3 people admit sabotaging brakes to keep cable car open – Italian media


According to prosecutor Olimpia Bassi, the three, Luigi Nerini, 56, owner of the company that operated the cable car – which is owned by local authorities – service manager Gabriele Tadini, 63, and Enrico Perocchio, 51, engineer, have deliberately decided to deactivate the emergency brakes in order to hide certain malfunctions of the structure that would have prevented its operation.

“Convinced that the cable would never break, they decided to take a risk, which unfortunately resulted in a fatal outcome for the 14 people who were on the Mottarone cable car on Sunday,” Bassi said according to the Italian daily La Stampa . “The scenario that we have reconstructed is serious and disconcerting.”

The defendants “have recognized their responsibilities,” said Colonel Alberto Cicognani, regional commander of the Italian Carabinieri police, further reported La Stampa.

The emergency brake is supposed to prevent a cable car gondola from falling down if the traction cable breaks. Although it is not known how the 3cm-diameter steel cable broke on Sunday, the brakes were deactivated.

“According to our investigations, this was motivated by the need to avoid continuous interruptions of the cable car service,” added Bassi. “Some maintenance work had been done but it had not completely fixed the problems. The system clearly had anomalies and would have required more extensive maintenance work which would have kept the cable car closed. “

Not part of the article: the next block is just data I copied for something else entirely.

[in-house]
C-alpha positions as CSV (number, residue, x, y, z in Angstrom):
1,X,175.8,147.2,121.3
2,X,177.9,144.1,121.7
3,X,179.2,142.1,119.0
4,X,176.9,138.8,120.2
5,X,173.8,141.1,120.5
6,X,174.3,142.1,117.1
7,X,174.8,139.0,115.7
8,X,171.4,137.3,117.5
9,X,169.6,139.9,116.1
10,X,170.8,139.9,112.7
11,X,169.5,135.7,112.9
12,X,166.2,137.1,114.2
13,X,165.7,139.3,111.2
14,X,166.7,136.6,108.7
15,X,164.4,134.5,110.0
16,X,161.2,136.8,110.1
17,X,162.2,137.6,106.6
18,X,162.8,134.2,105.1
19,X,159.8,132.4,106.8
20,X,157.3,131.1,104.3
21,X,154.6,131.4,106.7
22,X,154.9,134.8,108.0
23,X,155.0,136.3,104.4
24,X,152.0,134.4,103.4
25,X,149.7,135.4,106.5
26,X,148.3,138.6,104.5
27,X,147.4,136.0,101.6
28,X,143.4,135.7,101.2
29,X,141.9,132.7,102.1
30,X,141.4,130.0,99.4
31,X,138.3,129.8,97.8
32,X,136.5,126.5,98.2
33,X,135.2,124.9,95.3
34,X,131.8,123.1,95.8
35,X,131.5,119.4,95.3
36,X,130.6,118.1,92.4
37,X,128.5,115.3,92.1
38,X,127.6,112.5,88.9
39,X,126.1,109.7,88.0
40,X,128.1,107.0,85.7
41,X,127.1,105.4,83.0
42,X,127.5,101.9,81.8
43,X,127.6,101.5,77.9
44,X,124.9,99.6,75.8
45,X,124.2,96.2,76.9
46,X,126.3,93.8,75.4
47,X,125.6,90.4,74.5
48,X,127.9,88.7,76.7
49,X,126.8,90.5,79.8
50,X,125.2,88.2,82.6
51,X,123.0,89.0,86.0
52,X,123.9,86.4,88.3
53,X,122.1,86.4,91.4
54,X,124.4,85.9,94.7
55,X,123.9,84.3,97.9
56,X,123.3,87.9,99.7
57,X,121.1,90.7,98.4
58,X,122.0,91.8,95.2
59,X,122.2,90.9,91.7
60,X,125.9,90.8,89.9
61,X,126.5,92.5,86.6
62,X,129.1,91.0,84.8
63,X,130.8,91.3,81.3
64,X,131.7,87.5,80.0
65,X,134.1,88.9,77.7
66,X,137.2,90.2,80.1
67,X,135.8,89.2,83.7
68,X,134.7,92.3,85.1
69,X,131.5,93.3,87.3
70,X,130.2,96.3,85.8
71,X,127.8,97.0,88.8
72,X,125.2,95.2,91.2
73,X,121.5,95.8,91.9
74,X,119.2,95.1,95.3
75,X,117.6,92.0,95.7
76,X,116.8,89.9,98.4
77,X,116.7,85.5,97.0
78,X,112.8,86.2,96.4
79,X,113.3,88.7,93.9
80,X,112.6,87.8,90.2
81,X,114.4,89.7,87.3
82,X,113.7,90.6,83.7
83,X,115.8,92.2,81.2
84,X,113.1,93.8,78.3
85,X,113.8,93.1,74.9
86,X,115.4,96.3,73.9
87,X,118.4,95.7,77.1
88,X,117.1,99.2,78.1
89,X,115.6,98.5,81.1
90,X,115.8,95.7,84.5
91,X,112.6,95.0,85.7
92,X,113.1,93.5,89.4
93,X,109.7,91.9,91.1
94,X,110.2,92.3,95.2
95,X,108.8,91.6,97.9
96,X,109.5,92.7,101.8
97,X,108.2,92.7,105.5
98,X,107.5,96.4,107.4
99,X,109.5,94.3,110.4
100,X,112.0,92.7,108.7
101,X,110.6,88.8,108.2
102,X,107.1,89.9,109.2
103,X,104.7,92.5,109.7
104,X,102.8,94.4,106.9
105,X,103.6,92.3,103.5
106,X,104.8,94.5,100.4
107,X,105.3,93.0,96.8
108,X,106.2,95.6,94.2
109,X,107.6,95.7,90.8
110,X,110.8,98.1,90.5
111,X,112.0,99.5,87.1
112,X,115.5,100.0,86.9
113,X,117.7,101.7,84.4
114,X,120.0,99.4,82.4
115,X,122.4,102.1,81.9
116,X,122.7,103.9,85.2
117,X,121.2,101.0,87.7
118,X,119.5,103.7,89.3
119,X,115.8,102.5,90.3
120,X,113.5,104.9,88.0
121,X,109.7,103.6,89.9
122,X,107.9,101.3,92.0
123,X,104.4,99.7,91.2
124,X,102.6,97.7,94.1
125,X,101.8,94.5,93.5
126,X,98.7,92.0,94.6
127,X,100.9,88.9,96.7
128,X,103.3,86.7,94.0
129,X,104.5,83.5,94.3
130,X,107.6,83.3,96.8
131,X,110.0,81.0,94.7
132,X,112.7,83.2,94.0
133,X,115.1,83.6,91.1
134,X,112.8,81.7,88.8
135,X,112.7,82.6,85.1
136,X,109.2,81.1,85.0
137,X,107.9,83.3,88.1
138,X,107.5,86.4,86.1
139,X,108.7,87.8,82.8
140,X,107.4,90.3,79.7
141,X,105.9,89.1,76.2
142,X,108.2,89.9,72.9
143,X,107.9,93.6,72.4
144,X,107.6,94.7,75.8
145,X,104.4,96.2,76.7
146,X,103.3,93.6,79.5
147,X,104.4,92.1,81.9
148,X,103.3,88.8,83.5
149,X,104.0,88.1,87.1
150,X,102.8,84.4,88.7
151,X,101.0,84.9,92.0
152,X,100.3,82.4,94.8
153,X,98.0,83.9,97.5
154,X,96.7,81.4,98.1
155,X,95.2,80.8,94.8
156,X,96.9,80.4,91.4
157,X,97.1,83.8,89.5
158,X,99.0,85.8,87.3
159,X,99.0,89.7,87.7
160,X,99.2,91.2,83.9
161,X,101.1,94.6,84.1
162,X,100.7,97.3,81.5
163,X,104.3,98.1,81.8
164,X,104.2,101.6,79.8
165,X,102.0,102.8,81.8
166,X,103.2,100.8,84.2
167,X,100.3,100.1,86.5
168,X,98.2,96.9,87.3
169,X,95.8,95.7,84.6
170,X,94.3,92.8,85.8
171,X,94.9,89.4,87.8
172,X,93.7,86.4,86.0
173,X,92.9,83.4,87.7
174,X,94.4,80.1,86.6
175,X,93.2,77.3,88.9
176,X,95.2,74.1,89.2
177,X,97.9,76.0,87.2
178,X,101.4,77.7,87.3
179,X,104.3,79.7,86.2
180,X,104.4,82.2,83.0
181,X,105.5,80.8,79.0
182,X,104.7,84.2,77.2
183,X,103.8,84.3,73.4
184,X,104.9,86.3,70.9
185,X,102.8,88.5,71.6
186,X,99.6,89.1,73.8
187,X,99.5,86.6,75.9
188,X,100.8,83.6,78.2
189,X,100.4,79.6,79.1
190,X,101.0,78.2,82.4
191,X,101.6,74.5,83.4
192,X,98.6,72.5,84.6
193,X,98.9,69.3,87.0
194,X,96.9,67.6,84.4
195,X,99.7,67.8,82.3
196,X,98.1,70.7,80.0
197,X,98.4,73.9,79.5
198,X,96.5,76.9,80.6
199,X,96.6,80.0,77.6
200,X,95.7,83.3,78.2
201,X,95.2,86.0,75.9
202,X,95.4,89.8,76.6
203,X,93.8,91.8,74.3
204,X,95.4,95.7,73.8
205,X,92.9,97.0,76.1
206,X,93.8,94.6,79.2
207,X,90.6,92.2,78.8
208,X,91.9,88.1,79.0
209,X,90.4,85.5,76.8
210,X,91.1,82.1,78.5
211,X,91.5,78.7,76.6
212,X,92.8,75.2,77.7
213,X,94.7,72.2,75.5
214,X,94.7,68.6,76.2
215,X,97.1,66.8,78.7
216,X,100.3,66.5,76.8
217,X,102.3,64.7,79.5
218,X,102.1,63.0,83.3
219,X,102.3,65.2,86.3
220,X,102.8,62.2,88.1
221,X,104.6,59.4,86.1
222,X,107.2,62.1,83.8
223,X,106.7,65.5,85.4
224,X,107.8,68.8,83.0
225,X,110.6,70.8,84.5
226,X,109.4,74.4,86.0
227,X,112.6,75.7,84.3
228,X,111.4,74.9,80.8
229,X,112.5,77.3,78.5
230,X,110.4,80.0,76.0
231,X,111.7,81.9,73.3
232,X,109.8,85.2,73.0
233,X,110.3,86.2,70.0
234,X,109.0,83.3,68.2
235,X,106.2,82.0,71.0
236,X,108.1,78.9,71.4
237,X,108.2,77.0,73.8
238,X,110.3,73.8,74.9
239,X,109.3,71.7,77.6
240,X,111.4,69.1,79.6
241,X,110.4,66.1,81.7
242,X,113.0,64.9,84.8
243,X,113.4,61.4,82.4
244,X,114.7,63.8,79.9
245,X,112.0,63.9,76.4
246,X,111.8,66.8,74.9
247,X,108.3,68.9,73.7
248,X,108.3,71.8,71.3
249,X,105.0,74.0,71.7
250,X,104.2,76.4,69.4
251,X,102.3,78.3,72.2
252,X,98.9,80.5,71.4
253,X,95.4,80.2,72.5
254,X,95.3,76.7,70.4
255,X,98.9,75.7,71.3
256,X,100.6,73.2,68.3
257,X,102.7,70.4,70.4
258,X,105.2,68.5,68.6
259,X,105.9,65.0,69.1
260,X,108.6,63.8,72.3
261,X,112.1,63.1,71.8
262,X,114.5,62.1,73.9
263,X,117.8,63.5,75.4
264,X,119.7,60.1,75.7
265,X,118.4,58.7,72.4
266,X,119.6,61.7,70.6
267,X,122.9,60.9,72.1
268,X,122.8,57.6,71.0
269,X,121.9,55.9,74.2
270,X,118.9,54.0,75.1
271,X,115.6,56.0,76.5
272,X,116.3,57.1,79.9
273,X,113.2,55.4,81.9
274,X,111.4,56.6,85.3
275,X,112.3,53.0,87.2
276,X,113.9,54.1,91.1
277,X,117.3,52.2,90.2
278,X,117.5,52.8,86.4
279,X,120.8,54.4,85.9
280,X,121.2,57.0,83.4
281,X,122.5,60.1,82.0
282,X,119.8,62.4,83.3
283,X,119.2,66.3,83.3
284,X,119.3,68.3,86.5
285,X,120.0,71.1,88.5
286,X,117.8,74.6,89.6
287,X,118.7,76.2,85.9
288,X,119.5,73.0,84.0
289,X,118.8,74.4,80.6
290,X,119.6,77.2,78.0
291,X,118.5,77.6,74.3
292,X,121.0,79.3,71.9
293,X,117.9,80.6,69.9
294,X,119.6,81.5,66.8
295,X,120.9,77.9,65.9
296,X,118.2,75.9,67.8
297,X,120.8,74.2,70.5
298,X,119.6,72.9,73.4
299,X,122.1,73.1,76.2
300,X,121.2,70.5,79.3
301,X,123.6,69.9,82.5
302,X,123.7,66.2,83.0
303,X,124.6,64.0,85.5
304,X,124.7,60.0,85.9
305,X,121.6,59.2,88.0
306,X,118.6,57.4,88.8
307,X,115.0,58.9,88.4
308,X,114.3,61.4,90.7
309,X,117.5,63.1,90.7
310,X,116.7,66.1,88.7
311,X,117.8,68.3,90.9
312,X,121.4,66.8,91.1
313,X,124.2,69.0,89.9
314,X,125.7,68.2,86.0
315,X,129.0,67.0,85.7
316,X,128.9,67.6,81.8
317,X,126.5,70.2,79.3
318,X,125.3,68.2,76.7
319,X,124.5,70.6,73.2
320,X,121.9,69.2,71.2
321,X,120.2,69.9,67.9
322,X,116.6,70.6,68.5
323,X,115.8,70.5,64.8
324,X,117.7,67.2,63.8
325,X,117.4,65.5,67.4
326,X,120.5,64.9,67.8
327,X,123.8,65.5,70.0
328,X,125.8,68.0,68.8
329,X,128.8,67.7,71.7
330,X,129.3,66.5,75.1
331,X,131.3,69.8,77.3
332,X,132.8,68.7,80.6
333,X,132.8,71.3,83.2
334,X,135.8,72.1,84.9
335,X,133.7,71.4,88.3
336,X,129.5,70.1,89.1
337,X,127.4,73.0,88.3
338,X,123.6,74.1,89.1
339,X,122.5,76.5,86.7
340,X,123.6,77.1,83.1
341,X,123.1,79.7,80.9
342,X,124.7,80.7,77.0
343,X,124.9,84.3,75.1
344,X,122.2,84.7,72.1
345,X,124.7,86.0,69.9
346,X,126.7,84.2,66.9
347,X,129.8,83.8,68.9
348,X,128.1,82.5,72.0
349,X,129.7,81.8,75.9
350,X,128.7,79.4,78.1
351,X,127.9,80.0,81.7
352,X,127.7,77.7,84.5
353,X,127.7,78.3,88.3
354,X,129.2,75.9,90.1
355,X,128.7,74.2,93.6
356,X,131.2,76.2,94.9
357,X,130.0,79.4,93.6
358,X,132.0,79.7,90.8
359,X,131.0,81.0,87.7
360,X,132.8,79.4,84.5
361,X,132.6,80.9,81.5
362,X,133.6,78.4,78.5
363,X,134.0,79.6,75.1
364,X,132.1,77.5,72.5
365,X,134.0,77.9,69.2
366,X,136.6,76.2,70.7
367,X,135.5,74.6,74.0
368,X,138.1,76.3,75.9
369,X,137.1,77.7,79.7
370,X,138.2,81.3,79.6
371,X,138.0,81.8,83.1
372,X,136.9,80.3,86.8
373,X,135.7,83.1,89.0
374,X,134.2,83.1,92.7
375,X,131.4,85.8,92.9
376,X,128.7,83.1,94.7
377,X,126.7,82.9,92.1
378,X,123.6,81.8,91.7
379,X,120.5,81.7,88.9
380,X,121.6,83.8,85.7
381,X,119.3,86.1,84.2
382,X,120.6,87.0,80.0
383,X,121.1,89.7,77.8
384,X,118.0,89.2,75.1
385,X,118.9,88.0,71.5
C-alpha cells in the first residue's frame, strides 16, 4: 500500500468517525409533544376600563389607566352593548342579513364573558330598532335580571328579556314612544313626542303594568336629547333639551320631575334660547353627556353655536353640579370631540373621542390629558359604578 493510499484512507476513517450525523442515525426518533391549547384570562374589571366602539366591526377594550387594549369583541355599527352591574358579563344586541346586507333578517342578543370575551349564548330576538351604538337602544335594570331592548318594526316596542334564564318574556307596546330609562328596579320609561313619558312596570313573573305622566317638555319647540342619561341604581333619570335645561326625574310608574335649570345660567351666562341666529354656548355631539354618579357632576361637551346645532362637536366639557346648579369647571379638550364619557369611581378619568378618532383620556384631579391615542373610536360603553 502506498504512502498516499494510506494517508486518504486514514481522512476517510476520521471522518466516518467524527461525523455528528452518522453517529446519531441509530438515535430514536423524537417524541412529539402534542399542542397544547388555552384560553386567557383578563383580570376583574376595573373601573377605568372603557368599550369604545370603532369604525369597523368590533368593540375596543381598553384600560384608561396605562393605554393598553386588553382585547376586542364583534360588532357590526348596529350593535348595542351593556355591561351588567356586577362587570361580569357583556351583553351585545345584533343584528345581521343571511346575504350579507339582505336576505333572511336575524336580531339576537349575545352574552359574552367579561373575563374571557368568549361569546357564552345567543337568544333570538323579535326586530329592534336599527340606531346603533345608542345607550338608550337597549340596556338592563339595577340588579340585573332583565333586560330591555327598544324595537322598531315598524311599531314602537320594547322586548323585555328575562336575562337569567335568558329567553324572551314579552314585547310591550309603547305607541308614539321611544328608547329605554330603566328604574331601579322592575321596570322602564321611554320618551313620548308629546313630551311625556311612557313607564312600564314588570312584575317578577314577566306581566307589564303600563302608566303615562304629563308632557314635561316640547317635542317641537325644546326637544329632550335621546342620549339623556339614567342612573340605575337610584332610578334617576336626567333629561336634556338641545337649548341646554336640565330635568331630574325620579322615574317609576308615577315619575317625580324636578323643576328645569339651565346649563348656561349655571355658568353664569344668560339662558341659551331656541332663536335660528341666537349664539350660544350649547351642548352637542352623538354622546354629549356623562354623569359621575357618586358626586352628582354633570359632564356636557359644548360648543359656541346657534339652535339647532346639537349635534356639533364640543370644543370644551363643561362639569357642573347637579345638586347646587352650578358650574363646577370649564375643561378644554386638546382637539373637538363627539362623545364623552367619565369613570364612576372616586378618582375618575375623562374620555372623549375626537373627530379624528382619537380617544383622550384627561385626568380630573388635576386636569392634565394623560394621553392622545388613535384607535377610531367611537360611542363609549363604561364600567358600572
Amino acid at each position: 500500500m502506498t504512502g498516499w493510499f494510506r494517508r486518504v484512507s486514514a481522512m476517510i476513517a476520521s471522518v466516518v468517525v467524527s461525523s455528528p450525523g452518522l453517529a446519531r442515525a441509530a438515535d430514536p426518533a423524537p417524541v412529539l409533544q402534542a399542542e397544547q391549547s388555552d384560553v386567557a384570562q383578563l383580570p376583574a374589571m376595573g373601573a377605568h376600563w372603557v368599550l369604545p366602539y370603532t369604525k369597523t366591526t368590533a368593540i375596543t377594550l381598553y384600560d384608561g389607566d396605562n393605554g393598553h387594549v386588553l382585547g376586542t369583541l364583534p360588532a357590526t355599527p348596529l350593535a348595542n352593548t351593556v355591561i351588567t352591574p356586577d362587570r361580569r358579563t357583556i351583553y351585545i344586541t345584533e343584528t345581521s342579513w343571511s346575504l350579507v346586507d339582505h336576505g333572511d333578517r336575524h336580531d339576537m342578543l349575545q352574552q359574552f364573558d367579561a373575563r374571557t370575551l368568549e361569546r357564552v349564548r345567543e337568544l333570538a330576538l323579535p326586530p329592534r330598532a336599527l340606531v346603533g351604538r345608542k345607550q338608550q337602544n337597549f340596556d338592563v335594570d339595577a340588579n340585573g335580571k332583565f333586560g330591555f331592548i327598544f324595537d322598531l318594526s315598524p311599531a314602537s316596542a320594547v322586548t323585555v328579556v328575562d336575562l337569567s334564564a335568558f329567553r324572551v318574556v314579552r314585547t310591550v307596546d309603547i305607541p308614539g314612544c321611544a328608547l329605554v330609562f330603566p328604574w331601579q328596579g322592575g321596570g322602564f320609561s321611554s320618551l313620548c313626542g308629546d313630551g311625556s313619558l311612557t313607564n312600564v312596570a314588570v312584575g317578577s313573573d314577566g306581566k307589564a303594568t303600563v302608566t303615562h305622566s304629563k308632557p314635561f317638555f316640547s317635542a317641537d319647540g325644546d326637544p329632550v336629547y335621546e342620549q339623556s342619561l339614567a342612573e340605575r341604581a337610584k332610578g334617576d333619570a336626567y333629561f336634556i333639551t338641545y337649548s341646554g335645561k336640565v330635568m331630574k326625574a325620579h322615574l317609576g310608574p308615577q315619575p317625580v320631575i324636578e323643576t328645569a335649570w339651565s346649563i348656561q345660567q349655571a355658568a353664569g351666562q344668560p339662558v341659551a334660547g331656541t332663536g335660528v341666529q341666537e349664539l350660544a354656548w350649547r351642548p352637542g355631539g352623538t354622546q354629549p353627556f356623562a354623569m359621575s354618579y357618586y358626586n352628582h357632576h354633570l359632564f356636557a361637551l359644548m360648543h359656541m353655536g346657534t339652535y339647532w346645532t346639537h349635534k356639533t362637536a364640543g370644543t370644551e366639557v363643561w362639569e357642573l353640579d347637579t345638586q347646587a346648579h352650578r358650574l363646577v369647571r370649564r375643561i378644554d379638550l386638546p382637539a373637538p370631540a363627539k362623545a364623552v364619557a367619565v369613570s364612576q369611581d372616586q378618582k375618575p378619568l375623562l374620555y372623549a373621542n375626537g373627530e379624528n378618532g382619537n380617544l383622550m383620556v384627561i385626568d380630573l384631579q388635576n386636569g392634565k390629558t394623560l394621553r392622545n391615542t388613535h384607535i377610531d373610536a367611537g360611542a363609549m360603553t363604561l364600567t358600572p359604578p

The bodies of Amit Biran, 30, his wife Tal Peleg, 27, their two-year-old son Tom and grandparents Barbara Cohen Konisky, 71, and Itshak Cohen, 82, will be flown to Israel on Wednesday afternoon. The other victims included four couples, including an Iranian national, and a five-year-old child.

The only survivor of the tragedy, 5-year-old Eitan Biran, remains in critical conditions at Regina Margherita Hospital in Turin.

Doctors believed that his father Amit could have kissed him and protected him with his body, allowing him to survive. Doctors expressed cautious optimism about the child’s condition and on Tuesday afternoon began the process of reducing sedatives in order to wake him up.

An update on his condition is expected during the day on Wednesday.

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